Mental Health Service Reform Post-Disaster
October 10, 2012
On March 11, 2011, a magnitude 9.0 earthquake struck northeast Japan, followed by a powerful tsunami that in turn caused a nuclear disaster at the Fukushima power station. Hospitals and clinics were destroyed, and injured individuals had very limited access to health care services after these events. The nuclear disaster posed both immediate and future threats; there was great uncertainty about the risks associated with the nuclear fallout and the effects of the contamination of homes and towns in the Tohoku prefectures. The disaster affected the mental health of individuals in the region and throughout Japan, spreading fear and concern.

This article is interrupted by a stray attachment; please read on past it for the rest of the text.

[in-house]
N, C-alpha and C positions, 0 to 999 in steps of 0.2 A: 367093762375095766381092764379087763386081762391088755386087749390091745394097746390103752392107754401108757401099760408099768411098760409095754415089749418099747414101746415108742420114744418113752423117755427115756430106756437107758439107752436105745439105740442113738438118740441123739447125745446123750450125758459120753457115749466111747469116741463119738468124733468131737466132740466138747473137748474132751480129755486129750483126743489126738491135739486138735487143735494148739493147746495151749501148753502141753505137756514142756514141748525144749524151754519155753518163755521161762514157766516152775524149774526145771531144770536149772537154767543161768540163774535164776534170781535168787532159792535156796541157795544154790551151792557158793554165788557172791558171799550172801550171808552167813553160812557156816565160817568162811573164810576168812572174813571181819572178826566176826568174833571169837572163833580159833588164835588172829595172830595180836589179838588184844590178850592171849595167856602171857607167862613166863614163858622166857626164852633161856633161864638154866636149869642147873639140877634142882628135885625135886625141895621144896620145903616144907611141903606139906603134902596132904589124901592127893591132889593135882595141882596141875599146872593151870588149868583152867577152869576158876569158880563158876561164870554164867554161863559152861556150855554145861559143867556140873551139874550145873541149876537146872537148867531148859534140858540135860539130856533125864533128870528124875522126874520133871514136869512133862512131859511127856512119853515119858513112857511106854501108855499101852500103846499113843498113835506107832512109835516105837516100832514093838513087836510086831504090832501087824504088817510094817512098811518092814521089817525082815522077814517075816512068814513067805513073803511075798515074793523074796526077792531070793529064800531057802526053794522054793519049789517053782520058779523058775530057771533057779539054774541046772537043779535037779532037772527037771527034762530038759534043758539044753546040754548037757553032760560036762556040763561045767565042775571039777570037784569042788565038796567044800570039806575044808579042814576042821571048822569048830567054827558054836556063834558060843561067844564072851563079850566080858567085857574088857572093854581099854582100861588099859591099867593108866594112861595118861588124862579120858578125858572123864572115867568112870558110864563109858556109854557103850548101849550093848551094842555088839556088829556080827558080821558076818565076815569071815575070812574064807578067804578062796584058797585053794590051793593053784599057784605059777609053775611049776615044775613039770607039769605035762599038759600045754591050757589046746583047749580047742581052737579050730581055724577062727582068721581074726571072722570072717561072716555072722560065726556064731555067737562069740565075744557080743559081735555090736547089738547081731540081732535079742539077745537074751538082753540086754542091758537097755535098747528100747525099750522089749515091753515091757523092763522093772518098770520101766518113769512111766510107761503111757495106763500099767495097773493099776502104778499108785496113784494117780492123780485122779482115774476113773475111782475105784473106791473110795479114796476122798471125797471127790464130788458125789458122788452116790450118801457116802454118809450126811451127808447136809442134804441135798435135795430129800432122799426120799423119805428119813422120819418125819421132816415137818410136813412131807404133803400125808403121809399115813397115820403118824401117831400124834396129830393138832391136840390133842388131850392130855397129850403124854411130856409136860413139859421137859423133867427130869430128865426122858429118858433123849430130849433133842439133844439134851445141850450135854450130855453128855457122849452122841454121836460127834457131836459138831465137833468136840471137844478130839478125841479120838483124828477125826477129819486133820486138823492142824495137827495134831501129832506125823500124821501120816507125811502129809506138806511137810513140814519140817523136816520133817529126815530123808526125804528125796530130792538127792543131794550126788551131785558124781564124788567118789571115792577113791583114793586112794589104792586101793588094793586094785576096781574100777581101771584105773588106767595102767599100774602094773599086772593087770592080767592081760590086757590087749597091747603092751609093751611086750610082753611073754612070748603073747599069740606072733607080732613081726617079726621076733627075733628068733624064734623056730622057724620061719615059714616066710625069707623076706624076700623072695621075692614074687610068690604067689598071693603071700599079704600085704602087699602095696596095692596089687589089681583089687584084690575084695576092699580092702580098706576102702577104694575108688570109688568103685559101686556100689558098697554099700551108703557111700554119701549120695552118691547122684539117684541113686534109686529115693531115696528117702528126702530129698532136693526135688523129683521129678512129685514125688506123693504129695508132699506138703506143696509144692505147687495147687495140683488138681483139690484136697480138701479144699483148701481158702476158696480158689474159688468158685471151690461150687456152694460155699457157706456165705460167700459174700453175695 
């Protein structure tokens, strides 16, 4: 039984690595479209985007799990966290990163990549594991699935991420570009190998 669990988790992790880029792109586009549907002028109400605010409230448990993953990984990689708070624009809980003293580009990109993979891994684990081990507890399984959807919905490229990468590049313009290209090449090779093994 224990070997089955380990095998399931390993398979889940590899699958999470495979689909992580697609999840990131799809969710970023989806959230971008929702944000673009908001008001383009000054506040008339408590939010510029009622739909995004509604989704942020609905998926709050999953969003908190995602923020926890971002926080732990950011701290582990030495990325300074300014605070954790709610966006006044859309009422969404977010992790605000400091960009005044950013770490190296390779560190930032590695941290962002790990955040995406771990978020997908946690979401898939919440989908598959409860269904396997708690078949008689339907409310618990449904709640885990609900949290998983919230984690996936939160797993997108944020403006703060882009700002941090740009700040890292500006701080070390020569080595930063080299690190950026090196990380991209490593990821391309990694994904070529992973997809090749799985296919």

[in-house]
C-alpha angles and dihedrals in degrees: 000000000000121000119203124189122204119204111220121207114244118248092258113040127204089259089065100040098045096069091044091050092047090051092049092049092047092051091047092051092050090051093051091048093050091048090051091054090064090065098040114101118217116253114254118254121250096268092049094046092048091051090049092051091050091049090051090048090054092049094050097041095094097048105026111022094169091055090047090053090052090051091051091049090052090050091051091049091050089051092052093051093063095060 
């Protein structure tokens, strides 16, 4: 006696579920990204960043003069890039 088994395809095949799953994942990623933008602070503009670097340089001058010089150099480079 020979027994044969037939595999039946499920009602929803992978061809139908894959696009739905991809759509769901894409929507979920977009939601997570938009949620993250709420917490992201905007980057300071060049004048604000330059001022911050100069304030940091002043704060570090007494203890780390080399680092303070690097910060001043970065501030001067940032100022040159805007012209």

Turning the lessons of disaster into opportunities for positive change is the challenge of the next decade for planners of mental health services in Japan. The triple disaster destroyed much of the health and mental health infrastructure of Tohoku and has provoked a reconsideration of the current mental health system. So much tragedy and destruction create a unique opportunity to replace an old system overly dependent on inpatient services and lacking in community mental health resources in comparison with other nations using a more modern, evidence-based system. This paper presents a framework for thinking about future development of mental health services in Japan, now that the emergency has passed. It reports on lessons from earlier disasters, describing the range of possible approaches to building an improved mental health services system.